Need help understanding a lift coefficient formula

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  • #1
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Please go to this Wikipedia article on Lift Coefficients, and behold the first formula. The last part of the equation has a "S" which is supposed to stand for "relevant plan area". Now, there was no explanation of what this "relevant plan area" is or means. I was guessing that it means the surface area of the airfoil, but this cannot be so, because as "S" is in the denominator of the formula, thus as the surface area increases, there is a diminished lift coefficient, and hence a diminished lift power (so my reasoning goes). I would write down the formula here, but for some reason Latex isn't working.

So: what is the "relevant plan area" referred to?
 

Answers and Replies

  • #2
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"As relevant area is considered the wing area on profiles and the front area on vehicles."
 
  • #3
boneh3ad
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For a given amount of lift, if you increase the area required to generate it the lift coefficient goes down. That's precisely what is written in the article with S in the denominator.
 
  • #4
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Relevant plan area refers to the area that significantly contributes to lift. On a normal airplane, S would just be wing area plus the area of the fuselage between the wing roots. But it also lets the formula apply to lifting bodies, airplanes with wide fuselages, chines, strakes, lifting stabilizer, etc.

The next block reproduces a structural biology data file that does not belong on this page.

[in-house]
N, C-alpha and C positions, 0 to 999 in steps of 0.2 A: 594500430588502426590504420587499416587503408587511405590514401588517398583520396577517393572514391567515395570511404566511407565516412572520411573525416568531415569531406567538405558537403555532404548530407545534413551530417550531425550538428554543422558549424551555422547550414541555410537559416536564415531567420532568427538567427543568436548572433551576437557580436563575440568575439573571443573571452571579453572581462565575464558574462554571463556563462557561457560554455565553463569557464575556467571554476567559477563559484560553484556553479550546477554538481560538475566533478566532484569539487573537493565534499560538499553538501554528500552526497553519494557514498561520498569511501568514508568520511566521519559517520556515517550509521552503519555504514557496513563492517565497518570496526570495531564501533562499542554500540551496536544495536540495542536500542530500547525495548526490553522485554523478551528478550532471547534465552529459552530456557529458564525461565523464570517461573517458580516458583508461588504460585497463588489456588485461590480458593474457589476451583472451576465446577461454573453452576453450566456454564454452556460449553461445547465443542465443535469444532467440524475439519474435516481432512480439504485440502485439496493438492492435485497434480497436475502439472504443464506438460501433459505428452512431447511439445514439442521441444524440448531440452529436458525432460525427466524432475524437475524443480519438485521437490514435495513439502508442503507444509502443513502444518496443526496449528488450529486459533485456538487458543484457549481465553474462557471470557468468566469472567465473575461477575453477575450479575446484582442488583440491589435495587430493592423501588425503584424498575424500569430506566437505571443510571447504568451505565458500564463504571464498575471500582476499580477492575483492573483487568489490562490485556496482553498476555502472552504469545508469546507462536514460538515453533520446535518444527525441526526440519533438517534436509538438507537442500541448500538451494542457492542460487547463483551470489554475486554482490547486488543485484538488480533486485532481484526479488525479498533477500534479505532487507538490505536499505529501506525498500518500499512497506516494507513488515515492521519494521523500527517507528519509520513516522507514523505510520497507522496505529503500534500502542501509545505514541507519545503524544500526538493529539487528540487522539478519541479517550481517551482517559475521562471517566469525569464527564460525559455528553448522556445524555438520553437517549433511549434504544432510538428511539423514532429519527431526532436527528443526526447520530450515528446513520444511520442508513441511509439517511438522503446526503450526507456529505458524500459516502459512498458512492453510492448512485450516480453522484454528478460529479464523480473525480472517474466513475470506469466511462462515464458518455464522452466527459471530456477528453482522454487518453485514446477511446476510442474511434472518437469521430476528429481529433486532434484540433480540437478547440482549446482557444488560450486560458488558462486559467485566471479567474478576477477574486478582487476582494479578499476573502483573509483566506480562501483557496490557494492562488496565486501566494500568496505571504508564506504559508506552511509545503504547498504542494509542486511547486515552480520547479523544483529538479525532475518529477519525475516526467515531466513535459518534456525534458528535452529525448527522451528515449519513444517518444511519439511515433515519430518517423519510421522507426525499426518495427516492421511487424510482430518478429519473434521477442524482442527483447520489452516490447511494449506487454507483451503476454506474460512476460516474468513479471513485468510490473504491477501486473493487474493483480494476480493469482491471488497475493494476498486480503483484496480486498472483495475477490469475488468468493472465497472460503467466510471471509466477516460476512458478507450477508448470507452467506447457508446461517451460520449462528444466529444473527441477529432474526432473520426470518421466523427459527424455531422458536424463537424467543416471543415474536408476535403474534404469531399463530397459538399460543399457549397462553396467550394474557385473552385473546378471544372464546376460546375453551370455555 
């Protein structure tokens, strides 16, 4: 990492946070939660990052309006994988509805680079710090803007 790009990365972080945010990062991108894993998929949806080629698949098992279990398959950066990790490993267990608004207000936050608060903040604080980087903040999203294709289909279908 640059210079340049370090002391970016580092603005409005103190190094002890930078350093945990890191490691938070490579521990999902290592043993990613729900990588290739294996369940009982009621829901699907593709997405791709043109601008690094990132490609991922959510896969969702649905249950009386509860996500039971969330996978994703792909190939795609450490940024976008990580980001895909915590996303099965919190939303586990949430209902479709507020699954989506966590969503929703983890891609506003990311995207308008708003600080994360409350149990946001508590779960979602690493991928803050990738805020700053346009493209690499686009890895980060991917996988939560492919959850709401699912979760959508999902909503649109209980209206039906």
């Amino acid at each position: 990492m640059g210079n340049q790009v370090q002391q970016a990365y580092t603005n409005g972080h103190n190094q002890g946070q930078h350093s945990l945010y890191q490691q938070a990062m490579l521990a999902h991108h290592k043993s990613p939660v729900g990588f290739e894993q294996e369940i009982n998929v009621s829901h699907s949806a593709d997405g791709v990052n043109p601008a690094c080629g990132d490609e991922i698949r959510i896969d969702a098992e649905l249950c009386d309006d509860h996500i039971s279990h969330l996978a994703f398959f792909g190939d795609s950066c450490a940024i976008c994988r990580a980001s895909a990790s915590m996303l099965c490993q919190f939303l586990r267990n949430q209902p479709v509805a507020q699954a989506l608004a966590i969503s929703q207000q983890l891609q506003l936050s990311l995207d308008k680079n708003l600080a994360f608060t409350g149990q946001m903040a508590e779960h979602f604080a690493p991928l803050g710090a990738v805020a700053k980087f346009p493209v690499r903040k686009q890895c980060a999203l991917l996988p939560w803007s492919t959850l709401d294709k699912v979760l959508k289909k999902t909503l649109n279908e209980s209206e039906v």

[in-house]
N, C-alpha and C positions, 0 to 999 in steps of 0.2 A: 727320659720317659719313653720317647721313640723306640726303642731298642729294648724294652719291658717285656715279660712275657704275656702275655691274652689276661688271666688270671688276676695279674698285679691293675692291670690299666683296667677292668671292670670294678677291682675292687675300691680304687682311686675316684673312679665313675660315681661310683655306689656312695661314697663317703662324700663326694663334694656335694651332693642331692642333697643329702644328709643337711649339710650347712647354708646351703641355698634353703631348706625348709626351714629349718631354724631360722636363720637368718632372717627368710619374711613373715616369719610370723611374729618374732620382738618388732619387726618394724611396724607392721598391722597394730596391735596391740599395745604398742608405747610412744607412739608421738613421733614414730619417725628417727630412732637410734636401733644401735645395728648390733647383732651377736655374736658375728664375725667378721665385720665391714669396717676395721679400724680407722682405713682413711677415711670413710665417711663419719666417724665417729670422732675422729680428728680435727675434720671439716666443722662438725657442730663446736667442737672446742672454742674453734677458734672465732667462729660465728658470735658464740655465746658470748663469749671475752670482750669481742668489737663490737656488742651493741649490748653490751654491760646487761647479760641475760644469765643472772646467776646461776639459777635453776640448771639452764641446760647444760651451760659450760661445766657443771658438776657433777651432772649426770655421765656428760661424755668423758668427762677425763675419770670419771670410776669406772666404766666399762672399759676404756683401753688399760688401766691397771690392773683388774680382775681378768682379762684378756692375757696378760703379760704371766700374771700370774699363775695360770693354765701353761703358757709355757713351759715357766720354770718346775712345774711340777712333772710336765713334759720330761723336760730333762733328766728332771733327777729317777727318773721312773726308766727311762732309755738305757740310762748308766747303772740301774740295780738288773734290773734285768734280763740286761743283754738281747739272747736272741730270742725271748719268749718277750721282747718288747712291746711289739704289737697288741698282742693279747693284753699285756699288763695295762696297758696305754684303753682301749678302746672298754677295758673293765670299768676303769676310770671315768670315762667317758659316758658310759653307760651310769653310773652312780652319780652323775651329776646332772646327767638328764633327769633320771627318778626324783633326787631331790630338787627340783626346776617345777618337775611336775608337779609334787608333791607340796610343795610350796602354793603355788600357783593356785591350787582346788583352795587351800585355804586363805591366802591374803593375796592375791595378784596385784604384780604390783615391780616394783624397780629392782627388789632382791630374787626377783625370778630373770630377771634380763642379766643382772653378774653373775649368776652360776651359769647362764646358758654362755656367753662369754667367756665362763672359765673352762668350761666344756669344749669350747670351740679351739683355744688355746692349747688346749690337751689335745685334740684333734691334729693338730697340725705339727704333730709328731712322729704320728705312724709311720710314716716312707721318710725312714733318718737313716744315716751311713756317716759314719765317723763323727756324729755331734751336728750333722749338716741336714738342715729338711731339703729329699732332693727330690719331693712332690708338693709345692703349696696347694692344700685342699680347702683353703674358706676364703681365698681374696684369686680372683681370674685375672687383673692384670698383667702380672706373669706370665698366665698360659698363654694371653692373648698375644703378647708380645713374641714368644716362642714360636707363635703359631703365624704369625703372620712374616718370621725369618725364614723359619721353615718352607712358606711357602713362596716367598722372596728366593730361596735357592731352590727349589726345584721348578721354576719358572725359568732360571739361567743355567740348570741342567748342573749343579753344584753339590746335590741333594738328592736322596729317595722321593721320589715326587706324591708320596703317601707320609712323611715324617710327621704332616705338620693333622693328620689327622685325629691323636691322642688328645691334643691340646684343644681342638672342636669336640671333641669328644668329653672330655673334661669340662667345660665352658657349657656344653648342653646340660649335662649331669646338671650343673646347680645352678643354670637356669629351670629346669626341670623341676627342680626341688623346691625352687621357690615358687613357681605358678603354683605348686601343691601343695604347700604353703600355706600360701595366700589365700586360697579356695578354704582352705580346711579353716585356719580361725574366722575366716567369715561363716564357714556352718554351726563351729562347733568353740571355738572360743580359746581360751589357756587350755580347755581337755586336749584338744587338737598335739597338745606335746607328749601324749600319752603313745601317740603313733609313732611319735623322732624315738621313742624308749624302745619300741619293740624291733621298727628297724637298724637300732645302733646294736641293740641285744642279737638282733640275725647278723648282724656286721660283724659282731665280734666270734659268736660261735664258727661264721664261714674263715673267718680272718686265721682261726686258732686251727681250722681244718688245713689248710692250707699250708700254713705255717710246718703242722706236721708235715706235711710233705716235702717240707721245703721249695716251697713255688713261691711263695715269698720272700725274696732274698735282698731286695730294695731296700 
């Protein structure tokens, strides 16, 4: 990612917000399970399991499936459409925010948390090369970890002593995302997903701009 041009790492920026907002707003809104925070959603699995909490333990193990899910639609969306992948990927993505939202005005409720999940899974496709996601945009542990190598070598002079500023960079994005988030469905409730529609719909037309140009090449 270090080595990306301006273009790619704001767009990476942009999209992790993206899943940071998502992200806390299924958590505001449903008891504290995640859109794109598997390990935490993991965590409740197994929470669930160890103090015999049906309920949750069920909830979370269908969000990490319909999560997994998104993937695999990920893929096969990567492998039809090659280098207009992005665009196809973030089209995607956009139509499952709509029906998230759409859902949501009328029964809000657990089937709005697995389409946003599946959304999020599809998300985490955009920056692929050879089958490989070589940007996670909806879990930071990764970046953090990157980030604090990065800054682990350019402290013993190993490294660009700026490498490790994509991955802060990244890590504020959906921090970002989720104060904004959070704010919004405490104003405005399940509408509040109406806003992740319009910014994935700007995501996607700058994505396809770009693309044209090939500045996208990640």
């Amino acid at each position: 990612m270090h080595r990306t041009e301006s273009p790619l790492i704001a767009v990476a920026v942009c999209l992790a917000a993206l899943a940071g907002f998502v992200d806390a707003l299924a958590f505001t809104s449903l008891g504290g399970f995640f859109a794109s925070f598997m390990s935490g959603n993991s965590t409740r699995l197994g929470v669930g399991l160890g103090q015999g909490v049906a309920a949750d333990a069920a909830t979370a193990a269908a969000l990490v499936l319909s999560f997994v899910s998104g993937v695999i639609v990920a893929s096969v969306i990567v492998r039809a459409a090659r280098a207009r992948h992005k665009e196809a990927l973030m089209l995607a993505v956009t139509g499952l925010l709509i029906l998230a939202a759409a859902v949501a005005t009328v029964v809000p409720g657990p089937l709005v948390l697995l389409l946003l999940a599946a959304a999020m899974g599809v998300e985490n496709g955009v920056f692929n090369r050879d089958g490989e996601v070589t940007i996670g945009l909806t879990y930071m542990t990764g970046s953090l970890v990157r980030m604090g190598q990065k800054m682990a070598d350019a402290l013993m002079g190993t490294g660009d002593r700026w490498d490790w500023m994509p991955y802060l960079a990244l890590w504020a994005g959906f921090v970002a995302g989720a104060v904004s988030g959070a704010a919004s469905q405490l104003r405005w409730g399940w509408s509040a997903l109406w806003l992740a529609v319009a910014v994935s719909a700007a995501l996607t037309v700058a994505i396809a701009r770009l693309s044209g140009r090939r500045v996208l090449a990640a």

• #5
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See if this image helps.
 
  • #6
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It does. Thanks spamanon.
 
  • #7
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There is a lift coefficient for the wing, and a lift coefficient for the whole airplane (a.k.a. total lift coefficient). Total CL will be less than wing CL when the horizontal stabilizer generates a down force.
 
  • #8
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is anyone else having trouble with Latex? For some reason I don't have it anymore.
 
  • #9
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is a lift coefficient in units of meters/second^2?

Anyone?

I had performed a calculation of lifting force, and in order to be in Newtons, the lift coefficient would need to have these units...
 
  • #10
13,069
9,836
is a lift coefficient in units of meters/second^2?

Anyone?

I had performed a calculation of lifting force, and in order to be in Newtons, the lift coefficient would need to have these units...
The definition I found is dimensionless.
 

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